Spina Trivia;

Skeletons discovered in a cave in Taforalt, Morocco showed signs of spina bifida – bones dating back to 10000 and 8500 BCE

From Spina Bifida by Stephanie Watson

November 16th 2006, I recall it being an unseasonably mild, beautiful, blue sky morning in Aberdeen; The kind of day which brought the unique architectural sparkle out in the Granite City; in a city not often recognised for its bling, quite a spectacle.

I had been nervous for months about the upcoming surgery – time off can do that to you. Books and music filled the void somewhat though my usual appreciation for such pastimes seemed to have been diluted by my glass-half-empty mood and prospects for a successful surgery.

I had been in contact with the surgeon, through face to face meetings and, here’s a thing – writing letters, basically asking for all the reassurance he could muster. Instead, I would find his responses to be professional and courteous, and somewhat reassuring, but there could be no guarantees. I was informed it would be 60-40 in my favour for a successful outcome.

A successful outcome would be to return my mobility levels to somewhere approaching those prior to the slip and fall on ice.

The procedure was called a Laminectomy.

‘Laminectomy is surgery that creates space by removing the lamina — the back part of the vertebra that covers your spinal canal. Also known as decompression surgery, laminectomy enlarges your spinal canal to relieve pressure on the spinal cord or nerves.’ (Source:

The surgery would likely take up to three hours and my stay In hospital would likely be for two weeks. I packed accordingly;
Book: The Silver Darlings by Neil M Gunn
Music: My Sony MiniDisc player; Jesus & Mary Chain, My Bloody Valentine and Shoegaze
Magazines: Mojo, National Geographic
along with the usual toiletries and change of clothes.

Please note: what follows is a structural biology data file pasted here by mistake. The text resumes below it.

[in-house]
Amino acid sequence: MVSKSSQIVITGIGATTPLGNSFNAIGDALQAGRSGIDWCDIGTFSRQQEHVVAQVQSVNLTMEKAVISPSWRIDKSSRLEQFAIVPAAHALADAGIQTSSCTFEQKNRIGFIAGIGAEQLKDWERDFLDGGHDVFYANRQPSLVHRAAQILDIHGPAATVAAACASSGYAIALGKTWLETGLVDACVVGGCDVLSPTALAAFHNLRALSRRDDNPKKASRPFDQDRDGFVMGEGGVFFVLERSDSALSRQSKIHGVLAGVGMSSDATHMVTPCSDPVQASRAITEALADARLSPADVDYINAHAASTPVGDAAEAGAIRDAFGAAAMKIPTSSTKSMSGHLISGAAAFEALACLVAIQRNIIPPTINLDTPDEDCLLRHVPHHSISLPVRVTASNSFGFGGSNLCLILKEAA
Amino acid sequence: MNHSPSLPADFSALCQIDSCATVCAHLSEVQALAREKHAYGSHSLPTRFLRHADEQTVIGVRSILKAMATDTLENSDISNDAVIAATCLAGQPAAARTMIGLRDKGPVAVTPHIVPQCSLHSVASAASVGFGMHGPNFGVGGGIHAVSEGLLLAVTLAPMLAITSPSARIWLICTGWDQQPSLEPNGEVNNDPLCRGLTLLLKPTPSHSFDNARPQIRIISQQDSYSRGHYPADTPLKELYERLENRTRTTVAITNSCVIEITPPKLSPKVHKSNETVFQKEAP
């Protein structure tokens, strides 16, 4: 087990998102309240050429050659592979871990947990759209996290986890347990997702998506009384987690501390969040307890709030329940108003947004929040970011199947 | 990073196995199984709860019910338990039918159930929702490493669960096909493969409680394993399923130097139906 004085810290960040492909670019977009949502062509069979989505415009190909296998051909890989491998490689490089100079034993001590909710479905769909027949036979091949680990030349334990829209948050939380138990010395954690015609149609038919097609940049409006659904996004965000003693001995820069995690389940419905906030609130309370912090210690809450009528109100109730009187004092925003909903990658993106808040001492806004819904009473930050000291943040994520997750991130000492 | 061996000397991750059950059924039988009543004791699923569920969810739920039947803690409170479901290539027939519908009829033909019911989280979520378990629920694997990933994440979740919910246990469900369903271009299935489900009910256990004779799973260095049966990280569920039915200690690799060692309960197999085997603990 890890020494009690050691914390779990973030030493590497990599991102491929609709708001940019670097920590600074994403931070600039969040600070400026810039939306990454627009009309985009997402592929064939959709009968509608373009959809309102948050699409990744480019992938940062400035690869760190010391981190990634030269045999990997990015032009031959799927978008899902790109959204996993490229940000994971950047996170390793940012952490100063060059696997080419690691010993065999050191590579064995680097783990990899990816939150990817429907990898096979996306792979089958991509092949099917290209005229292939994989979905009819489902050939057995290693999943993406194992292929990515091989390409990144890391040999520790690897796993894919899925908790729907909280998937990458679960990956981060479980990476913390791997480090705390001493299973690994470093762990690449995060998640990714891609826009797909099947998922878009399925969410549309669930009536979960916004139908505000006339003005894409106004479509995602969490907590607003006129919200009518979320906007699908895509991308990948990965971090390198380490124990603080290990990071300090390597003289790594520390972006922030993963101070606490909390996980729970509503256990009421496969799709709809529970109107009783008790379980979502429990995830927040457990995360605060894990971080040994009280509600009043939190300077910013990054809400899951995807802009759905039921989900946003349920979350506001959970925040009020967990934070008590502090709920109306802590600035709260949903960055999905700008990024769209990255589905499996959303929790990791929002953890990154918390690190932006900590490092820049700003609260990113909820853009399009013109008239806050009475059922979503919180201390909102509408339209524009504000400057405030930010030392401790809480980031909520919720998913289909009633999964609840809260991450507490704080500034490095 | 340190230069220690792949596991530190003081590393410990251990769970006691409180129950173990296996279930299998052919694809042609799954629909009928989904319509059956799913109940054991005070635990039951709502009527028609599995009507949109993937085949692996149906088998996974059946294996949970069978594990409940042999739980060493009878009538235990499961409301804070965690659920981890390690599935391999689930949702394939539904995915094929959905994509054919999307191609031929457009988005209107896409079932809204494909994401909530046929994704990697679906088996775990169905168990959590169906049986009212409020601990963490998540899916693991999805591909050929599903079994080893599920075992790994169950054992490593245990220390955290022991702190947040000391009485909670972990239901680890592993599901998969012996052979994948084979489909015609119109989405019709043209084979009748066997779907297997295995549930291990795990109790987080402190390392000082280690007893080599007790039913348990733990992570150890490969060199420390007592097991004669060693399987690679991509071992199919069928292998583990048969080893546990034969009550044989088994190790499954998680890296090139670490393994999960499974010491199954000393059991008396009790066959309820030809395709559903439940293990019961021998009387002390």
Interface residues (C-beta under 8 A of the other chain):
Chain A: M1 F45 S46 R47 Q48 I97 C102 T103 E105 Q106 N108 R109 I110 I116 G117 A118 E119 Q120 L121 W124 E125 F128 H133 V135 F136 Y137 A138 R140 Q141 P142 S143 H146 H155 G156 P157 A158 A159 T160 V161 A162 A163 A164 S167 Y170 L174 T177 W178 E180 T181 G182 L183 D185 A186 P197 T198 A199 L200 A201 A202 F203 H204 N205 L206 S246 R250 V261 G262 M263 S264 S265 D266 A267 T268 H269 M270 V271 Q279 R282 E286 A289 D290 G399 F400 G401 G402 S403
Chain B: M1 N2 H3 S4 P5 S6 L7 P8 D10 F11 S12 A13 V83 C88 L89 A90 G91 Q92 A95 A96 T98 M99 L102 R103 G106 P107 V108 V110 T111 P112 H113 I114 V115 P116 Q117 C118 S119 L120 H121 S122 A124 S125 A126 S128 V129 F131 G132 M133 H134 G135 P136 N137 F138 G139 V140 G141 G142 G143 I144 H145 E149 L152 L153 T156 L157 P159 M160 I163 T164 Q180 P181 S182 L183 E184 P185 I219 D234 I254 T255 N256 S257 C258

Given I’ve spent plenty of time in hospital, this still felt nerve-wracking. I had been fortunate to have escaped major surgery up to this point but I was under no illusions that this was a potential life-changer.

On arrival at the hospital, I had some time to wait for a bed, but the nurses were attentive and I was soon to learn ARI served consistently good meals for patients, indeed the best hospital food I have ever had.

After lunch, and having been allocated a bed, I was feeling far more settled and relaxed than It felt like I had at home, for months. The nurses have that knack of offering the same reassurance you tend to brush off from family members, but it somehow means more coming from them.

After being briefed by the surgeon and the anaesthetist, I had most of the afternoon to myself. I began reading The Silver Darlings and having had such a long build up to get here, I was now strangely calmed by finally, actually being where I had been dreading being, for so long.

This proved to be something of a false dawn for the fear that would follow. Later that afternoon, the ‘nil by mouth’ sign went up by my bedside. I love my grub. Then, the surgical procedure called for me to be taken for an EMG…

There are 31 pairs of spinal nerves which are grouped according to where they leave the spinal column. There are eight pairs of neck (cervical) nerves, 12 pairs of upper back (thoracic) nerves, five pairs of lower back (lumbar) nerves, five pairs of pelvis (sacral) nerves and one pair of tail bone (coccygeal) nerves. It is important for the doctors to detect any abnormality in these nerves’ function when dealing with spine problems. The specialized nerve tests like EMG, NCV and SSEP are designed to diagnose any abnormality in the functioning of these nerves. These studies investigate the functioning of the nervous system, while imaging studies like the CT scans or MRI scans look at the structure or anatomy of a particular body part or organ.

EMG, or Electromyography is a technique for evaluating and recording the electrical activity produced by muscles. EMG is performed using a machine called the electromyograph, to produce a record called an electromyogram. An electromyogram detects the tiny amount of electricity generated by muscle cells when they are activated by the nerves connected to them. Specialists analyze these signals to detect medical abnormalities in the spinal cord, nerves and the muscles that are connected to specific nerves.